From here, there are more low rock outcroppings, and the trail switchbacks and winds up. Soon the path levels again, and you’ll pass under surviving canopy with a more open understory. In one spot, there’s a dense carpet of tiny baby hemlocks. There are some large hemlocks and Douglas-firs up here as the trail drops off the ridge and traverses through salal and Oregon grape out of the burn zone to arrive at the junction with the Oneonta Trail.

Turn right on the Oneonta Trail here, and angle down through old-growth forest with impressive Douglas-firs, noble firs, and western hemlocks. Then the trail rises through a tongue of the 2017 burn, and you’ll pass through a tangle of old blowdown. Exit the fire zone finally, and reach the Oneonta-Multnomah Spur Trail Junction at a massive Douglas-fir.

Turn right on the Multnomah Spur Trail #446, and descend a rocky tread to an area of springs that run on to the trail. You’ll note some impressive cedars before you reach the East Fork Multnomah Creek. The crossing should just be a rock hop unless there’s been recent rain, in which case you may have to ford. The trail then rises and then drops under big trees until it comes to the junction with the Multnomah Creek Way Trail just before the bridge over the West Fork Multnomah Creek.

Turn left on the Way Trail, an eroded, gullied, rocky route that sometimes becomes a running brook. The moss-carpeted old-growth forest of the Larch Mountain Crater is all around. The trail follows close to the alder-fringed boggy meadow of the crater. There are glimpses of Sherrard Point through the trees. A spur on the right leads to a swampy meadow where cotton grass, elephant’s head lousewort, bog orchid, asphodel, and paintbrush all bloom in summer; however, the meadow is waterlogged at other times of the year. Back on the trail, the route crosses a turnpike through a bog blooming with groundsel and false bugbane. Hike along an eroded channel before crossing it. (Look to your left here for a classic example of a nurse log.) Large Douglas-firs and hemlocks continue to impress. A creek runs to the right, and you’ll cross a dry channel. After winding up, the trail recrosses the creek and switchbacks at a massive hemlock. Then make a traverse to the left, rounding the nose of a ridge to rise in a quiet forest. Soon you’ll drop to join an old logging railroad grade to pass over a source of the East Fork Multnomah Creek. The trail heads through a cutting and crosses an embankment to pass into a dense younger woodland. Rock buttresses shore up the railroad bed, and you may note a pond down to the left. Eventually, you’ll turn right through a narrow cutting and reach the Oneonta-Multnomah Creek Way Trail Junction on the boundary of the Bull Run Watershed.

After you turn right, the Oneonta Trail soon departs from the railroad grade and levels on the crest of the rim. A massive, 10-foot wide cedar stump sprouts a number of nursing young ‘uns. Then a spur to the right leads you to a rock with a view to Mount Saint Helens and Mount Adams over the trees. The trail joins an old road bed and rises gradually to pass a kiosk and emerge at Larch Mountain Road. Turn right to walk 0.3 miles up the verge of the road to the Larch Mountain Trailhead.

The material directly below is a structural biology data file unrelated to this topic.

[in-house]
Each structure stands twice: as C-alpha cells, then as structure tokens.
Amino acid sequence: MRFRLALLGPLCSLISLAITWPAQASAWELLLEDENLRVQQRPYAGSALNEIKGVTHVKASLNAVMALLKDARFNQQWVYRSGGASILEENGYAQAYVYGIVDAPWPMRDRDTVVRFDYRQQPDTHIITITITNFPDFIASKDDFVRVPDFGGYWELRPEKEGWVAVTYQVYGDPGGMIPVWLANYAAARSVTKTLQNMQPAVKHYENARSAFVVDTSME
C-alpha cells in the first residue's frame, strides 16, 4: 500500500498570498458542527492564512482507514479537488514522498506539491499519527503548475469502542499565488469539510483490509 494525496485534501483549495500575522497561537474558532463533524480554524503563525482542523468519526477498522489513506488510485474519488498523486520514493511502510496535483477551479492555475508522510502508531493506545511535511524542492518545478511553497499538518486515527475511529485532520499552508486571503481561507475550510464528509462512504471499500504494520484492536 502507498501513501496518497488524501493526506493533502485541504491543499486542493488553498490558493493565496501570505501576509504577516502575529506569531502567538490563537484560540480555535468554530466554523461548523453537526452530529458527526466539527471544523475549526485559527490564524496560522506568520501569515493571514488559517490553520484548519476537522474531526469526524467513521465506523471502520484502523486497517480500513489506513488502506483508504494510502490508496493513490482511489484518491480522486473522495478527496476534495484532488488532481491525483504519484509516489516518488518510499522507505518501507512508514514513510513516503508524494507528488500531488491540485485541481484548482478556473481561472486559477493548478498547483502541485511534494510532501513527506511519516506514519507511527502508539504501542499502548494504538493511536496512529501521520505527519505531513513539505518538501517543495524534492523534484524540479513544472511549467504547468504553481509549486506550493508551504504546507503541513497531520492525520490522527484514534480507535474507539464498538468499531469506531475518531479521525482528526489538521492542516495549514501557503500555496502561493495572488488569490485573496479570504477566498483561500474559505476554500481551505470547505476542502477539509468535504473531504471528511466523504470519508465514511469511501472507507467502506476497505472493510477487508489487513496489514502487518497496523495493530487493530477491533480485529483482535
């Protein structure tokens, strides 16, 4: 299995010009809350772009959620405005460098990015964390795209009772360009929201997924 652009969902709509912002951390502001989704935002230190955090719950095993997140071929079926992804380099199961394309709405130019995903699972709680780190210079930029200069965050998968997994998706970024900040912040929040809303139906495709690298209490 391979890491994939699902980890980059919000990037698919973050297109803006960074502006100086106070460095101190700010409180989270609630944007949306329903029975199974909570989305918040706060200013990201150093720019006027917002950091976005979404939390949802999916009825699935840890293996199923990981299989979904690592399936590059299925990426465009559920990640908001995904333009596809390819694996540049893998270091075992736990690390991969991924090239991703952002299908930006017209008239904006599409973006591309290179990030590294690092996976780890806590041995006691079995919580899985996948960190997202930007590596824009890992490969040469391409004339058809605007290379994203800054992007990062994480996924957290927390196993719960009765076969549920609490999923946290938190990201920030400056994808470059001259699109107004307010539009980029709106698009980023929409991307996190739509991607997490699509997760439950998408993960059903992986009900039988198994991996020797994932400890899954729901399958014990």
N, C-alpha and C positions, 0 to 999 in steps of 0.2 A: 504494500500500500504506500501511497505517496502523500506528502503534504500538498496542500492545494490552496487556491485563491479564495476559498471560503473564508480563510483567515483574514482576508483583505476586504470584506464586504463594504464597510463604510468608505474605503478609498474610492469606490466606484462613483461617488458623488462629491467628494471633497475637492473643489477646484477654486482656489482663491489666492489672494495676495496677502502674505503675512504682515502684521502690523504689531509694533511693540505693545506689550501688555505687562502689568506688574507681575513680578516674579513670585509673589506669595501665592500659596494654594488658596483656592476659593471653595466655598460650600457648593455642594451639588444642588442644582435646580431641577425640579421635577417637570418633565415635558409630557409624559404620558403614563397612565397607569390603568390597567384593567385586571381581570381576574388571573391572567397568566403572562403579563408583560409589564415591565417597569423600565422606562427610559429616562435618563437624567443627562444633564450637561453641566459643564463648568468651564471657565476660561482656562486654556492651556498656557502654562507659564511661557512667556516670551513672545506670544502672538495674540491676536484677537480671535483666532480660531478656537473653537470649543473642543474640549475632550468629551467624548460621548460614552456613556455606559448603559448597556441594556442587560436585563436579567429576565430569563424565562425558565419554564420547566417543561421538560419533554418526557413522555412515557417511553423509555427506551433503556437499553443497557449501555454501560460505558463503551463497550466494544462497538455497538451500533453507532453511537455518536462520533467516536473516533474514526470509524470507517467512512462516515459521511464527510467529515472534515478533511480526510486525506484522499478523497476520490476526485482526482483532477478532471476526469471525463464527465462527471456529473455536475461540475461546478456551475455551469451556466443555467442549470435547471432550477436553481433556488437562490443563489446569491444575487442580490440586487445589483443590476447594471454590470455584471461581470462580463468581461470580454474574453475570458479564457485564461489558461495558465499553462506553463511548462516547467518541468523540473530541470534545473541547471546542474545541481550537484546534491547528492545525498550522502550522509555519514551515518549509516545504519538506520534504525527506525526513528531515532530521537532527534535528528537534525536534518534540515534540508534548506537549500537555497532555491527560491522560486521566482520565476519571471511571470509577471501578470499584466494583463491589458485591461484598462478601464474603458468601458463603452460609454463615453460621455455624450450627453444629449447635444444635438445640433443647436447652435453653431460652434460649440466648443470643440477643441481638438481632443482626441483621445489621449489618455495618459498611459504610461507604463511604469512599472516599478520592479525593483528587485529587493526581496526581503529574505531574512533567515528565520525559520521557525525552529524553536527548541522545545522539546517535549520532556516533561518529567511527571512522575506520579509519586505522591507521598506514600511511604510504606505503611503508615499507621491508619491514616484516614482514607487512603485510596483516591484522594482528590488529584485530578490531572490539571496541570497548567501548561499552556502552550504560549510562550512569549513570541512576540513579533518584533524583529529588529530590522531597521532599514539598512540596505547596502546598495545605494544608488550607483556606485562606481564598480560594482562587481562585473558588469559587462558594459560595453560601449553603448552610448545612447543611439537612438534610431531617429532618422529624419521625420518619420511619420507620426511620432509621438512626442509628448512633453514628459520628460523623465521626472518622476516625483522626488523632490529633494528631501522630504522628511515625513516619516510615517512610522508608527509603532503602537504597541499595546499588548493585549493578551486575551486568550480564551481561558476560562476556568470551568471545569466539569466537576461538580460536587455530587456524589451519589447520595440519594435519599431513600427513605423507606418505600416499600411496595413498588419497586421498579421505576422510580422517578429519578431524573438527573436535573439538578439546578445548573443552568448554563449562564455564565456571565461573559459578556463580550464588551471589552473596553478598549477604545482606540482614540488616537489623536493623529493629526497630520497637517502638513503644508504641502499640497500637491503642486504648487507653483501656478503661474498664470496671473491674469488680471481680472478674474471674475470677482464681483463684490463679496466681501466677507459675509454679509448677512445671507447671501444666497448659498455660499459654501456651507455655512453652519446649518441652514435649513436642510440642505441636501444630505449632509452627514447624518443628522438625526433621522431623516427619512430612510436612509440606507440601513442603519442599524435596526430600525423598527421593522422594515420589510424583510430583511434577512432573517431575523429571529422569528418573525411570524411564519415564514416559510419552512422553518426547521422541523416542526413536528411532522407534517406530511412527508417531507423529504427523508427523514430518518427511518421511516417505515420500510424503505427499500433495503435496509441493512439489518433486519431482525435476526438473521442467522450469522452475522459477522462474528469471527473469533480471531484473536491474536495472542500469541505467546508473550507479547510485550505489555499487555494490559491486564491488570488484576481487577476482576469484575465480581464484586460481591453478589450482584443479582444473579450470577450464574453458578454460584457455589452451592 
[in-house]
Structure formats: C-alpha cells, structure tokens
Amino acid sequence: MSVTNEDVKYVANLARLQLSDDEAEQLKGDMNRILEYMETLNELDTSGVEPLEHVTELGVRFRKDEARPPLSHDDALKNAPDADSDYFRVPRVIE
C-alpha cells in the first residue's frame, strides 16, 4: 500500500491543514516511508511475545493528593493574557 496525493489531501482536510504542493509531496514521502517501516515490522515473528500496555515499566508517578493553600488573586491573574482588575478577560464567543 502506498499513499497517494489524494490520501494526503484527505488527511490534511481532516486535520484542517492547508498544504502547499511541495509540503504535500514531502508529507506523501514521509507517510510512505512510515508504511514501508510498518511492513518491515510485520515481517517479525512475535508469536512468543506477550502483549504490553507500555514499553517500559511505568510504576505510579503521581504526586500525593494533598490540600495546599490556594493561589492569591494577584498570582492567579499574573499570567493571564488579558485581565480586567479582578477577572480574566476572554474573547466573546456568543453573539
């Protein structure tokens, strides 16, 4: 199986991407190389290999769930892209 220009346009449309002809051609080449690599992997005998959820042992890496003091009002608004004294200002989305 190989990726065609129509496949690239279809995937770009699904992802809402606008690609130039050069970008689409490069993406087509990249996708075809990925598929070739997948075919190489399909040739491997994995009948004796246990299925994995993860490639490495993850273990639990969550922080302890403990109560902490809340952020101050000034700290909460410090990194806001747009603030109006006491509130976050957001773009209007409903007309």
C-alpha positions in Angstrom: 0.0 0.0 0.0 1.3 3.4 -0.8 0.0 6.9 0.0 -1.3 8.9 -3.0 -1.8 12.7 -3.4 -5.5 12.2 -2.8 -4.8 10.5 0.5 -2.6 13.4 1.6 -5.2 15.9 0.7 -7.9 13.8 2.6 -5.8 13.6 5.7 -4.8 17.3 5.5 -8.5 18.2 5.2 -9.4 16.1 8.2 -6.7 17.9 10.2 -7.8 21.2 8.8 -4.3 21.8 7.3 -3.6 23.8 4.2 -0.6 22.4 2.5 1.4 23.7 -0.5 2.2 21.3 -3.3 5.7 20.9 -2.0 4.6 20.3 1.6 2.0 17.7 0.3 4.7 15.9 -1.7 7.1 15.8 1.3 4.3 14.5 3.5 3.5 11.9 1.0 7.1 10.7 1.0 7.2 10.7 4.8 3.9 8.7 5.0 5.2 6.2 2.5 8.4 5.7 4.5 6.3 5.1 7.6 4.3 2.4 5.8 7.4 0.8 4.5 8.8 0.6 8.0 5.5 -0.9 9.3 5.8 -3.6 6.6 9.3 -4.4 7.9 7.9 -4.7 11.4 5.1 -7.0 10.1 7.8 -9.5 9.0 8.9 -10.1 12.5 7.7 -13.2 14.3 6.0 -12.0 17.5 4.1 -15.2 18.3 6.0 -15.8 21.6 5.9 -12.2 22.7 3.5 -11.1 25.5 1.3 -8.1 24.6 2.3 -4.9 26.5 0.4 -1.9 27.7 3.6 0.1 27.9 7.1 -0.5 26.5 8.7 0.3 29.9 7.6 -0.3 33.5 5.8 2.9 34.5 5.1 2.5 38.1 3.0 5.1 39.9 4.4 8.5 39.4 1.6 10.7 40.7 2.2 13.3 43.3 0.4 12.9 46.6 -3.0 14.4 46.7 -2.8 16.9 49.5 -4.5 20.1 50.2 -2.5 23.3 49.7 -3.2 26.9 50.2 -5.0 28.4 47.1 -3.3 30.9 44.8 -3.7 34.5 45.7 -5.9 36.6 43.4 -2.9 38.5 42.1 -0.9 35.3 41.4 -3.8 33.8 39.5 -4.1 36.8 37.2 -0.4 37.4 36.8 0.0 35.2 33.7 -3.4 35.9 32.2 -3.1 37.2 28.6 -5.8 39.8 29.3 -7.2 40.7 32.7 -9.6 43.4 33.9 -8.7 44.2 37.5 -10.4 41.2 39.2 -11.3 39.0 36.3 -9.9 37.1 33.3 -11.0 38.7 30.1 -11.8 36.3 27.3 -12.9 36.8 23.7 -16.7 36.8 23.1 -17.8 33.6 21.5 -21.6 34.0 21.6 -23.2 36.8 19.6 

Maps

  • Maps: Hike Finder
  • Green Trails Maps: Bridal Veil, OR #428
  • Green Trails Maps: Columbia River Gorge - West #428S
  • Geo-Graphics: Trails of the Columbia Gorge
  • U.S. Department of Agriculture, Forest Service/Bureau of Land Management: Columbia River Gorge
  • U.S. Department of Agriculture, Forest Service: Zigzag Ranger District
  • U.S. Department of Agriculture, Forest Service: Mt. Hood National Forest
  • National Geographic Trails Illustrated Map: Columbia River Gorge National Scenic Area

Fees, Regulations, etc.

  • Northwest Forest Pass (or America the Beautiful Pass) required
  • Restrooms, picnic area
  • Share trails with mountain bikes
  • Road is gated usually sometime in November and reopens in late spring, depending on snow conditions

Trip Reports

Related Discussions / Q&A

Guidebooks that cover this hike

  • none

More Links


Contributors

Oregon Hikers Field Guide is built as a collaborative effort by its user community. While we make every effort to fact-check, information found here should be considered anecdotal. You should cross-check against other references before planning a hike. Trail routing and conditions are subject to change. Please contact us if you notice errors on this page.

Hiking is a potentially risky activity, and the entire risk for users of this field guide is assumed by the user, and in no event shall Trailkeepers of Oregon be liable for any injury or damages suffered as a result of relying on content in this field guide. All content posted on the field guide becomes the property of Trailkeepers of Oregon, and may not be used without permission.